#GirlBossMonday with Grainne McGarvey

pulse pr

Welcome to the 20th edition of #GirlBossMonday! Back when I started this series, I never thought I would get anywhere near 20 responses, let alone be still running this feature 20 weeks later, with more still to come. For this week’s #GirlBossMonday I’ve decided to bring it home, back to my roots. Speaking of roots, I accidentally dyed my hair a shade of pink over the weekend – let’s pretend it’s to celebrate the 20th #GirlBossMonday profile.

Grainne McGarvey is the Managing Director of Pulse PR, Belfast. In her interview, Grainne talks of the importance of education, and how PR is not as easy as everyone seems to think. Along with tips on how to start your own PR agency, Grainne tells us how she achieves the important work/life balance and what she sees as the biggest problem facing PR today.

The reason I conduct these interviews is to inspire you, my readers, and fellow PR students to be successful in your careers and business leaders of the future. I have asked the important questions to gain an insight of how these #GirlBosses made it to where they are today, and how we can emulate their successes.

Here’s to strong women. May we know them. May we be them. May we raise them.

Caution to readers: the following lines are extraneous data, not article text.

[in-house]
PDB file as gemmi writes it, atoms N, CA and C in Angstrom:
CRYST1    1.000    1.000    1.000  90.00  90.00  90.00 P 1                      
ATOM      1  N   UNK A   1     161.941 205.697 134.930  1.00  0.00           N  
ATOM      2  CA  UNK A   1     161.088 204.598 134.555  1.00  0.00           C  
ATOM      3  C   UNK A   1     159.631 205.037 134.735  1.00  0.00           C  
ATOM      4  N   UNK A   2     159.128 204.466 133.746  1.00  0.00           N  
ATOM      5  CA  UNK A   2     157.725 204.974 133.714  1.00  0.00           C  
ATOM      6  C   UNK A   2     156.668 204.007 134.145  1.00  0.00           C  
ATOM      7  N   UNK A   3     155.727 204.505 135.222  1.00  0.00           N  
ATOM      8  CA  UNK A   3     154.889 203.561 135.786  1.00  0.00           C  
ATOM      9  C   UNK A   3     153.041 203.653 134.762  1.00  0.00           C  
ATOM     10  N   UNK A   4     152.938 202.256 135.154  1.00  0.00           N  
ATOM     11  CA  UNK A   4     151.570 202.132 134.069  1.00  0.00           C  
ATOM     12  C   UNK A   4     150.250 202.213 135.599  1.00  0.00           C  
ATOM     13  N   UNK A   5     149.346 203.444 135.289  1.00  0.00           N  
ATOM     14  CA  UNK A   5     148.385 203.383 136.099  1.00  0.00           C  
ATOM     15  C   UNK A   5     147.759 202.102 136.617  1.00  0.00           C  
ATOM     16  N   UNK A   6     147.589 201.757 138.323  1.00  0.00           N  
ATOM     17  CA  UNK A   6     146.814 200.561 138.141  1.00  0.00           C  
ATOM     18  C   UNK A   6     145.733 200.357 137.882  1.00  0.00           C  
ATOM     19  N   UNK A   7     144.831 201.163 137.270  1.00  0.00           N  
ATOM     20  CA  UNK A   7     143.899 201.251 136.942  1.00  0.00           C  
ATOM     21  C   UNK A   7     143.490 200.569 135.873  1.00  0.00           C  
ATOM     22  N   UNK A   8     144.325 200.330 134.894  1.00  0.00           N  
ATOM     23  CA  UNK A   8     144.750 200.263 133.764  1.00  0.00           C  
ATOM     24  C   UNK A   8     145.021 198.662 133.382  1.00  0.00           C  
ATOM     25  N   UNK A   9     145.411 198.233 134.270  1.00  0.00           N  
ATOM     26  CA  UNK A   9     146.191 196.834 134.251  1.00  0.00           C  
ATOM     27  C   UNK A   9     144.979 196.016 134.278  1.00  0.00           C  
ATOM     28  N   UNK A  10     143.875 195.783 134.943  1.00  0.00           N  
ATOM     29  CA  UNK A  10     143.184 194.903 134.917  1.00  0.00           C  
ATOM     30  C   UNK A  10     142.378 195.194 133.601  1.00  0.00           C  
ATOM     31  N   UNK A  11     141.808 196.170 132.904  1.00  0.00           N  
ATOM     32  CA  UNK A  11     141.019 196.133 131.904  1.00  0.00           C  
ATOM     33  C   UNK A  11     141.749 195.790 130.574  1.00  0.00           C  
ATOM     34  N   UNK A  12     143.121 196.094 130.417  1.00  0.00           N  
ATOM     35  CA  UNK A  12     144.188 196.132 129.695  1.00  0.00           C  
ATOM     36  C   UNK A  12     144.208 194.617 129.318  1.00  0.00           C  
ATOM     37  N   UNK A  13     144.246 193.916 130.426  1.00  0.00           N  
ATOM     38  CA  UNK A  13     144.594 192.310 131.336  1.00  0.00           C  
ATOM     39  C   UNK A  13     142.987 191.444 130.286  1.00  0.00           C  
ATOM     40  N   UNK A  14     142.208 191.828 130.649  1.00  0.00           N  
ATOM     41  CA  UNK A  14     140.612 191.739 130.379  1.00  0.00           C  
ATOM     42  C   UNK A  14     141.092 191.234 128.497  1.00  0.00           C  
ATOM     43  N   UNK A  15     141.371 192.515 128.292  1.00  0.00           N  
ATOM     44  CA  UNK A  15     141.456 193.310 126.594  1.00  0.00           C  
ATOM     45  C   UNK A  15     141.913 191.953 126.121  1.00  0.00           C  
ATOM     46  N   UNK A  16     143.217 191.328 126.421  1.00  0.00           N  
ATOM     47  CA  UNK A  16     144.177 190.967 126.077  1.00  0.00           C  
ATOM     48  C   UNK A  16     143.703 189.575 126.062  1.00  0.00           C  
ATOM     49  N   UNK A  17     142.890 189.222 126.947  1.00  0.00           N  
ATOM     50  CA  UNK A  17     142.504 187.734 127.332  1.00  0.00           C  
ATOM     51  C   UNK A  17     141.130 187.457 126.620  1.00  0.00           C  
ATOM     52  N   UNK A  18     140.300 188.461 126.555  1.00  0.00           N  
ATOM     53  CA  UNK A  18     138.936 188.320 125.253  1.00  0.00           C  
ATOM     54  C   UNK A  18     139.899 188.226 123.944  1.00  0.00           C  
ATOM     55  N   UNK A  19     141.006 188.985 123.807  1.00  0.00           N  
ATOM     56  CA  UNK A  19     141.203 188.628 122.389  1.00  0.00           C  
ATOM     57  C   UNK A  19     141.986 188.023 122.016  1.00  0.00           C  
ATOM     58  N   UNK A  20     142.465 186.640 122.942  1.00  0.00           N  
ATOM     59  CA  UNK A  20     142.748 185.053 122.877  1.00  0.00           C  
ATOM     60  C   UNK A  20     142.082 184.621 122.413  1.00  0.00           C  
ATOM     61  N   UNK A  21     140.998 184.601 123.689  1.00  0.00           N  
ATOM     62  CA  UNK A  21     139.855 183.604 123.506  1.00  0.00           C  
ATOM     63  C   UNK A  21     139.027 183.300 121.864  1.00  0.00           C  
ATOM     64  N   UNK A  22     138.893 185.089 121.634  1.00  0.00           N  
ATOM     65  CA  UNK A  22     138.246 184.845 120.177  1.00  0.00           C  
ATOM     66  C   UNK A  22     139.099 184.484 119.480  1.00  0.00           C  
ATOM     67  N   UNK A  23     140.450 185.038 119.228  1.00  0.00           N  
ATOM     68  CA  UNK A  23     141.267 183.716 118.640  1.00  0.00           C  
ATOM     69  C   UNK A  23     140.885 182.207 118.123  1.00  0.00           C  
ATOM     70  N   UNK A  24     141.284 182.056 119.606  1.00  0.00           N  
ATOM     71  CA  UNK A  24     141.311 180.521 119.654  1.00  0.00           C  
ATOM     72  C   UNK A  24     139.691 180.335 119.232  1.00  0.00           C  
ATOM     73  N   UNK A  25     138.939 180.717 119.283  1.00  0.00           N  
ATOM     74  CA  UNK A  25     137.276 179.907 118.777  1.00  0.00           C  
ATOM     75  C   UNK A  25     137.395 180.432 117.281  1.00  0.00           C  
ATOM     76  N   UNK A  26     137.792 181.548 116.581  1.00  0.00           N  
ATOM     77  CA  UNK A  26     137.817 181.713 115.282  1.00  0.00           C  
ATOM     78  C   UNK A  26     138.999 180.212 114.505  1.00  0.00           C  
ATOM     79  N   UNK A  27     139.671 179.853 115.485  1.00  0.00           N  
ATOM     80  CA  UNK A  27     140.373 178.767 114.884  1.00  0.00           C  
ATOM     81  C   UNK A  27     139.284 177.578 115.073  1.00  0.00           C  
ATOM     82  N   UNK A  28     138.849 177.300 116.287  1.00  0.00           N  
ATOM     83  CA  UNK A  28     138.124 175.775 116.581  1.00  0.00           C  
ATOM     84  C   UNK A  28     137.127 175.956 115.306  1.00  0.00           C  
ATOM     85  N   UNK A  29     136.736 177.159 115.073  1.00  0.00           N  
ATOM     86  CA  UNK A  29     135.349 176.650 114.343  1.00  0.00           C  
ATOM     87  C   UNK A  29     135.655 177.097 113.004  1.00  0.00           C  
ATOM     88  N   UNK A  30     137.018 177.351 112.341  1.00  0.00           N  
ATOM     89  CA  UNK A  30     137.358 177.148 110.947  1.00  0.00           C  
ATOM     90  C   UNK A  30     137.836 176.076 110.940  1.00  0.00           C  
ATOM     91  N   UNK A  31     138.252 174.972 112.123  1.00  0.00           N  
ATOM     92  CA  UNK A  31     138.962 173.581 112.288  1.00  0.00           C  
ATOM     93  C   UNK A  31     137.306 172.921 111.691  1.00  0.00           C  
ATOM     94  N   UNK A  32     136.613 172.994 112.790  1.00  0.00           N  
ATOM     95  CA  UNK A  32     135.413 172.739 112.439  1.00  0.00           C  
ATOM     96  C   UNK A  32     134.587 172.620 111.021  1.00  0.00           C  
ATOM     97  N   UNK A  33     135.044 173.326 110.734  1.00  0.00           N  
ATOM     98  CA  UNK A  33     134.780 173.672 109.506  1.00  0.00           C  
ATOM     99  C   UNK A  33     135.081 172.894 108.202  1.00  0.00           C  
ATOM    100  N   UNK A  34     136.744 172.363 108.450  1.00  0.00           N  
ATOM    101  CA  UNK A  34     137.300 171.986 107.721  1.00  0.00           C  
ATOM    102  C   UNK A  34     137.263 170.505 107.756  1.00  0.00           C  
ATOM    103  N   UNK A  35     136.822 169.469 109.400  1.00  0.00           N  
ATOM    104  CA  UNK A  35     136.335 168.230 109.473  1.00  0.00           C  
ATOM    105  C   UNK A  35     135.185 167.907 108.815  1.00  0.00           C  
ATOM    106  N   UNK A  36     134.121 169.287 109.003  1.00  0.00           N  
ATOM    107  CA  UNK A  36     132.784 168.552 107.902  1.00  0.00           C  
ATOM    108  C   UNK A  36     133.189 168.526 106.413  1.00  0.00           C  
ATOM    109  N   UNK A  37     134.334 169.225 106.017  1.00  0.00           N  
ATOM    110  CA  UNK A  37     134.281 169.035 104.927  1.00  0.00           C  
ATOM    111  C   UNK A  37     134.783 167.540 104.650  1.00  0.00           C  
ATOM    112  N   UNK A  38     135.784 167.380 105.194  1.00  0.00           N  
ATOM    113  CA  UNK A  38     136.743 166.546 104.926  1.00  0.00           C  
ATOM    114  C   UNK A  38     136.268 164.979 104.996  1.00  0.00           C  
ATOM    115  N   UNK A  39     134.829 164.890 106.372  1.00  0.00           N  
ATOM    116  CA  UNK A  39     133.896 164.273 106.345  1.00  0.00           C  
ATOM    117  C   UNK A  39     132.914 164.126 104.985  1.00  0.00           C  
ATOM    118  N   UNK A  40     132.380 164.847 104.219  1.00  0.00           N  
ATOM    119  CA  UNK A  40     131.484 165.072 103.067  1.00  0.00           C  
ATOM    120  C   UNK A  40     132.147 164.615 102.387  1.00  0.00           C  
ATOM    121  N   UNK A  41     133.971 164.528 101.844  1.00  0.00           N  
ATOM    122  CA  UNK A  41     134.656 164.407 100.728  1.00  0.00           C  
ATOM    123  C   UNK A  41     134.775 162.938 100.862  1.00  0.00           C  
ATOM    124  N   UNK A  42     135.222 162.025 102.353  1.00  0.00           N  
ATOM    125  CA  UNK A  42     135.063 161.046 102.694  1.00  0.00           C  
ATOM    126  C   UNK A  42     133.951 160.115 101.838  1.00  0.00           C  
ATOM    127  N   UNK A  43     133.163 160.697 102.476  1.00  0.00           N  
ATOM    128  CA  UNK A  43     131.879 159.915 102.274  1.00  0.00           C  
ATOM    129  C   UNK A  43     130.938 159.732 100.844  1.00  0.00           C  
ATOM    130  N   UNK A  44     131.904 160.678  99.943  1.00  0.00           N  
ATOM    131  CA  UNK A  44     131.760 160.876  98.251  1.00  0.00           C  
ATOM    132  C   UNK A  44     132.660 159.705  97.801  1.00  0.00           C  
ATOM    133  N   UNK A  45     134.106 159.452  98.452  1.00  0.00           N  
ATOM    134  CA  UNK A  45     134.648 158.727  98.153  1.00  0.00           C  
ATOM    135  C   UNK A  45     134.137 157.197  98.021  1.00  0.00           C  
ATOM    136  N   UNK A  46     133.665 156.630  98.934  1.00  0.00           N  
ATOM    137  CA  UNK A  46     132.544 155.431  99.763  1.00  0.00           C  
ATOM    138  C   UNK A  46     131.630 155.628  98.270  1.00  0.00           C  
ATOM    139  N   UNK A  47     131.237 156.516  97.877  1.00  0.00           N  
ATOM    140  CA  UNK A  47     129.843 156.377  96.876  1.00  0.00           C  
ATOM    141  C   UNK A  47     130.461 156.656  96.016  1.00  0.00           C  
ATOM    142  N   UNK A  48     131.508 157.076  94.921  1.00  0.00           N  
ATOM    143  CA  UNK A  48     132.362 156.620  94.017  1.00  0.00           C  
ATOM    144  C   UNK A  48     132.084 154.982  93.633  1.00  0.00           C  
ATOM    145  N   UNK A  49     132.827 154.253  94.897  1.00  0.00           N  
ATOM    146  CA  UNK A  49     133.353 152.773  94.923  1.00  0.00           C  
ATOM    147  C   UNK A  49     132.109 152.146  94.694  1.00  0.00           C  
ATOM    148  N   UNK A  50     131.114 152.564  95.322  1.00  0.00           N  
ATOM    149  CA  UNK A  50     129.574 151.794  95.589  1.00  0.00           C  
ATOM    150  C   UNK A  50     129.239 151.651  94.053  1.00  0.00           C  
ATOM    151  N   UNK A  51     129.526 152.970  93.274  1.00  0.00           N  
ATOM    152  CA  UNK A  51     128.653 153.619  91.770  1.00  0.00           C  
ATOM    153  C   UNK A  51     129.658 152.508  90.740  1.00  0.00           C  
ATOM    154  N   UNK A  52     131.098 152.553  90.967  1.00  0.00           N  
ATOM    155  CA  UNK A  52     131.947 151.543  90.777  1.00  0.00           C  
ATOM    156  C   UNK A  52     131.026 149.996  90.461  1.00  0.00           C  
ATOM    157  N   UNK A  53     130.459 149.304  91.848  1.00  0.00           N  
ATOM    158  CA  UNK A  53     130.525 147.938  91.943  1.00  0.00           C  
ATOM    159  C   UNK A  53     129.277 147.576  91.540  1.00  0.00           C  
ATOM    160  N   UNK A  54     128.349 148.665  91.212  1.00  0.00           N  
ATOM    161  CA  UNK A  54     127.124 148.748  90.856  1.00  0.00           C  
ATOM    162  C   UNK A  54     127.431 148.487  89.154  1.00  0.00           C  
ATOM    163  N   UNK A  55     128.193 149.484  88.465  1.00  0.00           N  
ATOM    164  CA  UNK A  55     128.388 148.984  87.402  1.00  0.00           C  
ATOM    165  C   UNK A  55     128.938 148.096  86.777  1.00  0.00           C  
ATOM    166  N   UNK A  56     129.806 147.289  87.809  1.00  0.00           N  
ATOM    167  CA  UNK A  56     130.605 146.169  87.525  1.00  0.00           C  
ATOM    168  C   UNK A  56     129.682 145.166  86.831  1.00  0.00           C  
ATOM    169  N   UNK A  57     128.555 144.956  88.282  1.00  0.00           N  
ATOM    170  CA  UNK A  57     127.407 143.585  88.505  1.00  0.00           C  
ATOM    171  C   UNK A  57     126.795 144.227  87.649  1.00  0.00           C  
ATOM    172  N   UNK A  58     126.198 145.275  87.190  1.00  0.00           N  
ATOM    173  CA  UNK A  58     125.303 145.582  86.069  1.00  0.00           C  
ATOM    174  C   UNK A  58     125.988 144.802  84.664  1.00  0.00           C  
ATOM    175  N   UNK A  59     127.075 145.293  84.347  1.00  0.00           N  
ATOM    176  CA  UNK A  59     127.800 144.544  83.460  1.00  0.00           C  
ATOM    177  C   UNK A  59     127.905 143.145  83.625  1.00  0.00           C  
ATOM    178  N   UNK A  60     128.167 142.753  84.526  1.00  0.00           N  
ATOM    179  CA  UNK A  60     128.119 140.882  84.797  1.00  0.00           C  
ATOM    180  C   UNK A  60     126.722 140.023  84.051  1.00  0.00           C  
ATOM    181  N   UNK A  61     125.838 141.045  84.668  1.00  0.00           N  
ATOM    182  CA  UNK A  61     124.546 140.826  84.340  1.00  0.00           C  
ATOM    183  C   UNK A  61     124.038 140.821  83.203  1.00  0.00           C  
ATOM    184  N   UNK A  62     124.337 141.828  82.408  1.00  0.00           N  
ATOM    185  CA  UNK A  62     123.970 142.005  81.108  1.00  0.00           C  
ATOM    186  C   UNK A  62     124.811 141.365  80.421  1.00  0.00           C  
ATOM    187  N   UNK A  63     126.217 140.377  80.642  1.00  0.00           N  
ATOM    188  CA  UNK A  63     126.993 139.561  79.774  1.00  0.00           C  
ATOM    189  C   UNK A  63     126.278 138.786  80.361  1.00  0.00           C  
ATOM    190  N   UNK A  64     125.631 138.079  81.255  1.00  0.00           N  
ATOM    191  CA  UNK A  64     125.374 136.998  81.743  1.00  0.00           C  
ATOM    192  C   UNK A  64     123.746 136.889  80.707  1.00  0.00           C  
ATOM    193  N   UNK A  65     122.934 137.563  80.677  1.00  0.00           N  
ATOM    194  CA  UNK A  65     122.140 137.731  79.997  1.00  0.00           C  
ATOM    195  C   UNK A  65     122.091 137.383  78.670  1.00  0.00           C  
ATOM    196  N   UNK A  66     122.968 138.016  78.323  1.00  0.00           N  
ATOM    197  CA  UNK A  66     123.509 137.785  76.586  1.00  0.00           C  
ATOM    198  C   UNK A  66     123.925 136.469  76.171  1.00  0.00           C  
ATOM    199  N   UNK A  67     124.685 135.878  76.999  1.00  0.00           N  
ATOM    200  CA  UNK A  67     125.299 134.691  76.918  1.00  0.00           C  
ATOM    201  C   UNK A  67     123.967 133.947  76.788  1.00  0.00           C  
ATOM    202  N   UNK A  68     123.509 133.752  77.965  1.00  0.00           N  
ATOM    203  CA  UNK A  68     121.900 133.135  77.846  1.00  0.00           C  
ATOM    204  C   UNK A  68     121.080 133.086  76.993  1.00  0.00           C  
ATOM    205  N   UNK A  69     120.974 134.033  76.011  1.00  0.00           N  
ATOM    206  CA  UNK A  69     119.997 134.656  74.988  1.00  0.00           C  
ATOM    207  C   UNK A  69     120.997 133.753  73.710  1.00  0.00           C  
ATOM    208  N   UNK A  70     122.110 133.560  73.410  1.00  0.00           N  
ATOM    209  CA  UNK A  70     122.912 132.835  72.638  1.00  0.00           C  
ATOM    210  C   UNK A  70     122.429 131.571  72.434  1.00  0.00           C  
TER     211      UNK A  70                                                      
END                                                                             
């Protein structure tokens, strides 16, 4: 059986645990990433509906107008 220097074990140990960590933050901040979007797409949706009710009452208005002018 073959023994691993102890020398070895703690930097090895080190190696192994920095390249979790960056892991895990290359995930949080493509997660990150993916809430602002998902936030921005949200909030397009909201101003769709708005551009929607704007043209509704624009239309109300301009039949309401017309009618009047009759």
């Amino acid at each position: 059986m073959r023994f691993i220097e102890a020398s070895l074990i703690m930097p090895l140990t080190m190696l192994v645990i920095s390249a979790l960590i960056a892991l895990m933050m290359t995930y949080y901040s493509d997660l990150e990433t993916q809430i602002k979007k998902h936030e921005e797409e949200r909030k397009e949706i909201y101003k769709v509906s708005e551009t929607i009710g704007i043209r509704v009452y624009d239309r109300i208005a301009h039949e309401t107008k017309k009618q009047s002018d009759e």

Girl Boss Monday

OC: Hi Grainne! An easy question to start us off (I hope) – What is your full job title?

GMcG: Managing Director of Pulse PR.

Can you give me a background of your career and education? How did this lead you to be in your PR position today?

I studied a BA degree at Ulster University which focused on philosophy, history and politics. I then went on to do a MA in Media and Communication studies and for my final year dissertation I wrote about Leah Betts, a schoolgirl from Essex who died from a drug overdose. Her family released a picture of her hooked up to a monitor to the media to try and prevent others from doing the same. Although this is quite common now, it was very shocking at the time, and I guess it sparked my interest in how powerful the media can be in communicating a message.

After completing full time studying, I was offered a short placement with a PR company and the rest is history! Over the last 10 years I’ve worked with companies such as Tesco, Barclays, Applegreen, Tayto, O’Brien’s and Five Guys.

In between working with a range of agencies and media outlets, I also completed a CIM postgraduate diploma in Marketing and Diploma in Digital Marketing. I suppose that’s why I’m such a stickler for education as I think too many people think PR is an easy career you can just step into.

How and why did you start your business? 

Setting up my own business was never really part of my plan and if I’m honest, I would say I sort of fell into it.

I took a job with a publishing company and realised it was not the path I wanted to take. I worked there for a few months and decided to take a chance and give it a go on my own. When I decided to leave it, I designed business cards, went to an all-day event, got two new clients and that was it!